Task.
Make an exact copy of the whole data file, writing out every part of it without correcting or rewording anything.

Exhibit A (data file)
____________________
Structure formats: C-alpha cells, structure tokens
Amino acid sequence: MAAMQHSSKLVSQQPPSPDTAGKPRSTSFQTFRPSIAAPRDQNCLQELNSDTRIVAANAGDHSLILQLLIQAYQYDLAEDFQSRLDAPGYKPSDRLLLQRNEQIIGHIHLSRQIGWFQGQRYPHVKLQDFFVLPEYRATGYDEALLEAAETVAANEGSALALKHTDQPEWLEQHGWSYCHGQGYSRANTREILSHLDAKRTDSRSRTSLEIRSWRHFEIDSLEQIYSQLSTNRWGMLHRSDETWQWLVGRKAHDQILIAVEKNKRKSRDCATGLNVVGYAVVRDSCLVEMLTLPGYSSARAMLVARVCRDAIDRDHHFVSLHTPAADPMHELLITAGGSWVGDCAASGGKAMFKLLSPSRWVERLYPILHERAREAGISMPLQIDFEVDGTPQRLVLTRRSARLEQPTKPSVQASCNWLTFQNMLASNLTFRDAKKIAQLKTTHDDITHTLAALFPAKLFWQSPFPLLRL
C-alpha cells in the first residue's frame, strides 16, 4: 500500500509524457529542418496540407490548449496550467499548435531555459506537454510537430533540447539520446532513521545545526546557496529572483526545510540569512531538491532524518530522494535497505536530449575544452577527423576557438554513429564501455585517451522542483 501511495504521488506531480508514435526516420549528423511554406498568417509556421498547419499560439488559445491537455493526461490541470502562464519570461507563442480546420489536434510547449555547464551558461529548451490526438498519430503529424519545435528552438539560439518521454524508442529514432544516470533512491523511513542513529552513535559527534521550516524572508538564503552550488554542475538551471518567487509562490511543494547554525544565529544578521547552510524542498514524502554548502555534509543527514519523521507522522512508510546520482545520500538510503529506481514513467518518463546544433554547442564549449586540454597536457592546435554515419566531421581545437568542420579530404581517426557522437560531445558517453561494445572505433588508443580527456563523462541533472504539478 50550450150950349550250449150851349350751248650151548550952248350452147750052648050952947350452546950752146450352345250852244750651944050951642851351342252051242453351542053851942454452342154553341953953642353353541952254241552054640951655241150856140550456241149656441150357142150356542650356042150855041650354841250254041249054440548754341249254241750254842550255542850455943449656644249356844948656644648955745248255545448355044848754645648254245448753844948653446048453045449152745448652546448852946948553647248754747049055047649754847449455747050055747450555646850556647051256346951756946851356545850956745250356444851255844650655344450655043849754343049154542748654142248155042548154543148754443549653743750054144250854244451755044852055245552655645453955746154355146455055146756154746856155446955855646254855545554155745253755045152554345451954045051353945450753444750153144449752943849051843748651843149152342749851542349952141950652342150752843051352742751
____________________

Structure formats: C-alpha cells, structure tokens
Amino acid sequence: MAAMQHSSKLVSQQPPSPDTAGKPRSTSFQTFRPSIAAPRDQNCLQELNSDTRIVAANAGDHSLILQLLIQAYQYDLAEDFQSRLDAPGYKPSDRLLLQRNEQIIGHIHLSRQIGWFQGQRYPHVKLQDFFVLPEYRATGYDEALLEAAETVAANEGSALALKHTDQPEWLEQHGWSYCHGQGYSRANTREILSHLDAKRTDSRSRTSLEIRSWRHFEIDSLEQIYSQLSTNRWGMLHRSDETWQWLVGRKAHDQILIAVEKNKRKSRDCATGLNVVGYAVVRDSCLVEMLTLPGYSSARAMLVARVCRDAIDRDHHFVSLHTPAADPMHELLITAGGSWVGDCAASGGKAMFKLLSPSRWVERLYPILHERAREAGISMPLQIDFEVDGTPQRLVLTRRSARLEQPTKPSVQASCNWLTFQNMLASNLTFRDAKKIAQLKTTHDDITHTLAALFPAKLFWQSPFPLLRL
C-alpha cells in the first residue's frame, strides 16, 4: 500500500509524457529542418496540407490548449496550467499548435531555459506537454510537430533540447539520446532513521545545526546557496529572483526545510540569512531538491532524518530522494535497505536530449575544452577527423576557438554513429564501455585517451522542483 501511495504521488506531480508514435526516420549528423511554406498568417509556421498547419499560439488559445491537455493526461490541470502562464519570461507563442480546420489536434510547449555547464551558461529548451490526438498519430503529424519545435528552438539560439518521454524508442529514432544516470533512491523511513542513529552513535559527534521550516524572508538564503552550488554542475538551471518567487509562490511543494547554525544565529544578521547552510524542498514524502554548502555534509543527514519523521507522522512508510546520482545520500538510503529506481514513467518518463546544433554547442564549449586540454597536457592546435554515419566531421581545437568542420579530404581517426557522437560531445558517453561494445572505433588508443580527456563523462541533472504539478 50550450150950349550250449150851349350751248650151548550952248350452147750052648050952947350452546950752146450352345250852244750651944050951642851351342252051242453351542053851942454452342154553341953953642353353541952254241552054640951655241150856140550456241149656441150357142150356542650356042150855041650354841250254041249054440548754341249254241750254842550255542850455943449656644249356844948656644648955745248255545448355044848754645648254245448753844948653446048453045449152745448652546448852946948553647248754747049055047649754847449455747050055747450555646850556647051256346951756946851356545850956745250356444851255844650655344450655043849754343049154542748654142248155042548154543148754443549653743750054144250854244451755044852055245552655645453955746154355146455055146756154746856155446955855646254855545554155745253755045152554345451954045051353945450753444750153144449752943849051843748651843149152342749851542349952141950652342150752843051352742751